I don't really feel like I "look" older - or even act older - at times have just wondered about the expense, etc. I am hoping to get into a loan forgiveness program when I am finished.
Thanks again for all the help! I go to orientation tomorrow. I finish up the rest of my pre-req's this Fall, and will start my core classes in January.
- 2Sep 2, '10 by gprocopioyou are smart to attend an np program! go for it and don’t look back.
there seems to be rapidly growing opportunities for nps in our health care system, and salaries are rising. as a new np, i am excited about both of these prospects.
yes, i understand this maybe somewhat dependent on the state and city where you reside or intend to practice. however, the national healthcare plan is scheduled to be phased in beginning next year. i heard projections that as a result of this legislation millions of currently uninsured americans will have access to health insurance; therefore, healthcare utilization (especially primary care), will rise dramatically. this expectation of mass increase coincidently comes at time when physicians are going into specialties or becoming hospitalist. this prefect storm (metaphor), leaves a supply side gap will likely be filled by nps (and pas.) now, let’s hope that increased coverage and lack of supply fulfilled by nps will lead to rising reimbursement. all nps and np-students need to join the two national, and our individual state, np organizations to empower these groups that represent us to the government ensuring we are properly and fairly reimbursed for services provided to patients.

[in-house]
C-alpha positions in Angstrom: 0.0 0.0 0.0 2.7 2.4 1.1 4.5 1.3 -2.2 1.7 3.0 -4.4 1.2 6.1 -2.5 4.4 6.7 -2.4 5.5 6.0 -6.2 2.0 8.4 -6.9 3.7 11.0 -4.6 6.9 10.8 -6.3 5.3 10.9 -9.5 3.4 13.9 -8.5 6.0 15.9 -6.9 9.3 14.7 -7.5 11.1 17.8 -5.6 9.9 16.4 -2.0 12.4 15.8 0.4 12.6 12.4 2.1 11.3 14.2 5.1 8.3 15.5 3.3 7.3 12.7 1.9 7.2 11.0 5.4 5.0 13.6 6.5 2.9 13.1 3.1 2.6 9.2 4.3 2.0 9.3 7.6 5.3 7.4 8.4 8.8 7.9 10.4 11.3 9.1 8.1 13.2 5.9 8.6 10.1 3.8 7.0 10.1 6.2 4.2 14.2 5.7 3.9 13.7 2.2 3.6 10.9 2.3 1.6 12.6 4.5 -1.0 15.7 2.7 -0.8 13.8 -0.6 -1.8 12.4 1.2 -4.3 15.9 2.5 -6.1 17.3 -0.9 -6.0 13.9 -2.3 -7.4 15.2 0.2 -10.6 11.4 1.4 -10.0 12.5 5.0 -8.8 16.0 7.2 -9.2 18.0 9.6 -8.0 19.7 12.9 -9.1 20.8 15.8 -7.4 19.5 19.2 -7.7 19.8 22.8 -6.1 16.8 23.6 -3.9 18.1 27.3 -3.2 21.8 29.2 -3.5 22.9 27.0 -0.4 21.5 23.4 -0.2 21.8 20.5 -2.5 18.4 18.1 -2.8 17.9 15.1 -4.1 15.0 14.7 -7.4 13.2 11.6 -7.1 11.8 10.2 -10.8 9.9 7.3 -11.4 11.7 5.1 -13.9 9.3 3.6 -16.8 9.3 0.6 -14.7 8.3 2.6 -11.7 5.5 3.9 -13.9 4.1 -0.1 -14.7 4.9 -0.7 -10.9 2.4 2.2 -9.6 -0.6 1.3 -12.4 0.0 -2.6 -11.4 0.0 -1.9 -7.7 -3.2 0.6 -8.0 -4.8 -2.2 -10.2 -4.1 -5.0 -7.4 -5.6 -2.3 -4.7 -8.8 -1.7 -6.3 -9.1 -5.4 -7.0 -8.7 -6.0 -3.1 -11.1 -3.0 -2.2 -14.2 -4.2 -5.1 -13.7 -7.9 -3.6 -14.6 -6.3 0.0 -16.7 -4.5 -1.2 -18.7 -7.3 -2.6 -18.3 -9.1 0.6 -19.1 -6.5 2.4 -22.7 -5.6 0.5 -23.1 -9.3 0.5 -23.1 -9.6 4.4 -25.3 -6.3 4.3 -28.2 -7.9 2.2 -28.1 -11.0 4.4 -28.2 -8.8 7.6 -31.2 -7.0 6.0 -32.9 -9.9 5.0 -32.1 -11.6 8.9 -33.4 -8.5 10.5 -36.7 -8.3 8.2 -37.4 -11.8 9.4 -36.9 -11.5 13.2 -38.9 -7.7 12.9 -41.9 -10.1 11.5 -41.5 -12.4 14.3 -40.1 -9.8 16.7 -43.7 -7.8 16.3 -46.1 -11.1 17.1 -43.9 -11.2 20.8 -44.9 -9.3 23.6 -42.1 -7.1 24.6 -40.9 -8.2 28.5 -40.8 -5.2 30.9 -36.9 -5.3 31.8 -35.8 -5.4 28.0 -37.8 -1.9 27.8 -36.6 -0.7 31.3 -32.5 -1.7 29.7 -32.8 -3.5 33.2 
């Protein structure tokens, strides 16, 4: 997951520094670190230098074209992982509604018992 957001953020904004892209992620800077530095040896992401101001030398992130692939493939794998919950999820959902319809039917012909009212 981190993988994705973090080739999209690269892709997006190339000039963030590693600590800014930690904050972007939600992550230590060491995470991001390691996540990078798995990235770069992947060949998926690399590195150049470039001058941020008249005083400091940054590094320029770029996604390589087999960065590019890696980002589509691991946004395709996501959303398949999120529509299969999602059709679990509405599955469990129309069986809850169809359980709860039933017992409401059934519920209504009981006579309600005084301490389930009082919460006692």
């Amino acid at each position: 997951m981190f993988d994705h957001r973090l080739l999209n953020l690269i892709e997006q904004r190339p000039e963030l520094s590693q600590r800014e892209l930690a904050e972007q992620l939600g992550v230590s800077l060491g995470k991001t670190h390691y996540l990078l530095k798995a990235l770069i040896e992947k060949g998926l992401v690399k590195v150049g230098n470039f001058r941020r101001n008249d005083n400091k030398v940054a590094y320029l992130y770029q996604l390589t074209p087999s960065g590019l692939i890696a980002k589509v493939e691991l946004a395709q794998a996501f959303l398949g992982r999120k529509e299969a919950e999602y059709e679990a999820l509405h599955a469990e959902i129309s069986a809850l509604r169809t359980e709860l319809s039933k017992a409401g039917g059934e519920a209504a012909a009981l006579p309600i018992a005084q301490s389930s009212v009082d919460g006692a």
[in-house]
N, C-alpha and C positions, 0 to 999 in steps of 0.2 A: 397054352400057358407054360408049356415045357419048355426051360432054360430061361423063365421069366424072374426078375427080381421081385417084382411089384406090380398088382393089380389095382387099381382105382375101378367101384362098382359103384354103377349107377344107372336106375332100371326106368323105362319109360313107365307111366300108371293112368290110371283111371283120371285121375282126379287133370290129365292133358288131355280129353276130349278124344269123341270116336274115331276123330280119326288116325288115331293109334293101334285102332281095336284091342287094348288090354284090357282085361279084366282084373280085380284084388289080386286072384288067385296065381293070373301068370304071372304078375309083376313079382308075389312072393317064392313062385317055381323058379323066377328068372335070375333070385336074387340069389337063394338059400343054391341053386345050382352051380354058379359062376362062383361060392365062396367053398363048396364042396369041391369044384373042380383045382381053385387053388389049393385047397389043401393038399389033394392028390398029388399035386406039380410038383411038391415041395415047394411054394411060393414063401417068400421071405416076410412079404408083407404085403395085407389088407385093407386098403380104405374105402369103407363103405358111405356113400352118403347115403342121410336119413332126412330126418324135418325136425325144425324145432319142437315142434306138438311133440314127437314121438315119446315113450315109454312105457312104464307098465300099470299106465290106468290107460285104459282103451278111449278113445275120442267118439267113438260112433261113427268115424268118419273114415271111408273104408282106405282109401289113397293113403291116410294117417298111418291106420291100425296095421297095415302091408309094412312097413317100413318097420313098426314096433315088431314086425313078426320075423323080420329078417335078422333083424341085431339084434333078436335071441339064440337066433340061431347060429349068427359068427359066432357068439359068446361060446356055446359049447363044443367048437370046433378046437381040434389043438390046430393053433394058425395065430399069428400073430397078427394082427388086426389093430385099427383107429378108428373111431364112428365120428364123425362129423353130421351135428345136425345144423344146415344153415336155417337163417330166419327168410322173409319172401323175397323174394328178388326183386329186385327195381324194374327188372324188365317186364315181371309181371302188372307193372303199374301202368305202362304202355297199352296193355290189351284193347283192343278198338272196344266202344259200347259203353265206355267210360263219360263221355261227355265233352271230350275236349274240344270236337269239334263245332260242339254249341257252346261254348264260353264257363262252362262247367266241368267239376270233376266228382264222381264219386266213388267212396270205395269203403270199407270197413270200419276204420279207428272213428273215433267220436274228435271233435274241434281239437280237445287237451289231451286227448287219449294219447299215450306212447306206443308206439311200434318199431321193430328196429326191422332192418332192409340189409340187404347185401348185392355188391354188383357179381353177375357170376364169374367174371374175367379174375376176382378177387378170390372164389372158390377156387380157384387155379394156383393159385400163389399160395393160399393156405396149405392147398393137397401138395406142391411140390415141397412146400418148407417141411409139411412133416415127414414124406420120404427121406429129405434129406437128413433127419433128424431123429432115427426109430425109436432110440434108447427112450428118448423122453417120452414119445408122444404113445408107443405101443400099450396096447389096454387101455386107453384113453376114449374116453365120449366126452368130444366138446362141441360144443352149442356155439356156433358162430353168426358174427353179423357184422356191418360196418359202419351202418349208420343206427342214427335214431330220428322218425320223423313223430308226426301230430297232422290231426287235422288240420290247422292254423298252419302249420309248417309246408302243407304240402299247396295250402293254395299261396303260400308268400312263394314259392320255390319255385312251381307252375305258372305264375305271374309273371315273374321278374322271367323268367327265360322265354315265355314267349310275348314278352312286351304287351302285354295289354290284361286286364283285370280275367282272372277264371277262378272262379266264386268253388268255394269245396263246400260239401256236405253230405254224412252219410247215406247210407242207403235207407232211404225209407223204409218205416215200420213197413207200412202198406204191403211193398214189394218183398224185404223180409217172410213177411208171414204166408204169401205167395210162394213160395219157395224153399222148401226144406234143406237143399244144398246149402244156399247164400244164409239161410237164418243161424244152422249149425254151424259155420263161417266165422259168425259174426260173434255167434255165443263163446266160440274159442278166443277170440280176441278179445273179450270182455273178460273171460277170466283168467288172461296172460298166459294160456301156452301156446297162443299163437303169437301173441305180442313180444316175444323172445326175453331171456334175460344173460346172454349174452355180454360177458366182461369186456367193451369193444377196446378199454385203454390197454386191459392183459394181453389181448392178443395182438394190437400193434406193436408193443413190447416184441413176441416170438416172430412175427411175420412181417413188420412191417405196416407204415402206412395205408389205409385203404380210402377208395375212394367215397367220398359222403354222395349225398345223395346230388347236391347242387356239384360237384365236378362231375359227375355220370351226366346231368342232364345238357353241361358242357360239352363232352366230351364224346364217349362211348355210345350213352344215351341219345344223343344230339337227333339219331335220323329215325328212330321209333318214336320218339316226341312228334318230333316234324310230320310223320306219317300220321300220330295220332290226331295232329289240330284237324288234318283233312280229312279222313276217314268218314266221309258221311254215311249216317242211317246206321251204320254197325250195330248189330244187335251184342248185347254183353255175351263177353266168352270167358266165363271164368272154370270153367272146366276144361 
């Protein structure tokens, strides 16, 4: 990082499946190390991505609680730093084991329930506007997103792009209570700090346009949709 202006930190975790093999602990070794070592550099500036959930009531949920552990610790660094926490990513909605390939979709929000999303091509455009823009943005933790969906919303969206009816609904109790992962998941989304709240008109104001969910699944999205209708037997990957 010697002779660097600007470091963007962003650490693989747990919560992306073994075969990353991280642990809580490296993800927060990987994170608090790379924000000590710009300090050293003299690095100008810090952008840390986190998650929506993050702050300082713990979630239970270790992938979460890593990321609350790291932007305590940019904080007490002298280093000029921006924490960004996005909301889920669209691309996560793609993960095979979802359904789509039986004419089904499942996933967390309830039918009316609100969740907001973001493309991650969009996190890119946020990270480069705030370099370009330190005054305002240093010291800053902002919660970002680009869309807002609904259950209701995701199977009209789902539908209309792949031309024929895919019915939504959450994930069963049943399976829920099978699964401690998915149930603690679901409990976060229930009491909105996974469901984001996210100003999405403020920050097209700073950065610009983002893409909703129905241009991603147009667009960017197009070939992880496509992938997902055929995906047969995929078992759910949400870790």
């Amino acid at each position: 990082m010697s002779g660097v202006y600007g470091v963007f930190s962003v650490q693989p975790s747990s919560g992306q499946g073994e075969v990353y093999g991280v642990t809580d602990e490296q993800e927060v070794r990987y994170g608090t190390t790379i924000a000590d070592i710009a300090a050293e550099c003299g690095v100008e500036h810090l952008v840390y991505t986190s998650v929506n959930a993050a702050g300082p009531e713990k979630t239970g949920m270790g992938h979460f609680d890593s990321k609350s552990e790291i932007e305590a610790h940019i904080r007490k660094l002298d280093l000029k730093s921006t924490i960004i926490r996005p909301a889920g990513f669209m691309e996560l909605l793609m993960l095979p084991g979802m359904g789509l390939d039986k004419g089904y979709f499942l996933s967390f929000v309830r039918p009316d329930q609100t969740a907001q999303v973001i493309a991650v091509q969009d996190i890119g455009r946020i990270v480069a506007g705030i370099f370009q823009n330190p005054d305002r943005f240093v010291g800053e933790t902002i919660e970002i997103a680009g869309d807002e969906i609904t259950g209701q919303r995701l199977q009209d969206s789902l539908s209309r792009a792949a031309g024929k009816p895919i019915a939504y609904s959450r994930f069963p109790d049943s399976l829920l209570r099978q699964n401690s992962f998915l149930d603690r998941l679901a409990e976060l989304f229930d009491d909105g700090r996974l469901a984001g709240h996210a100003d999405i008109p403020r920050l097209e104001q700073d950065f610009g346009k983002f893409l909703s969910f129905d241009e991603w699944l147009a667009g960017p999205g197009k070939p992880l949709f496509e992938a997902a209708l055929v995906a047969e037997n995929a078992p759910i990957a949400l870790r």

if you completed your np program in 2-4 years from now, i feel confident there will be many opportunities in all areas of medicine available to you. this may include a significant increase in compensation. if you chose to practice in a government designated “medical underserved area” there is a potential of tuition reimbursement. depending on your interests, and state regulations, you might be able to even practice on your own part time providing a great service and earning money after “retirement.” go for it!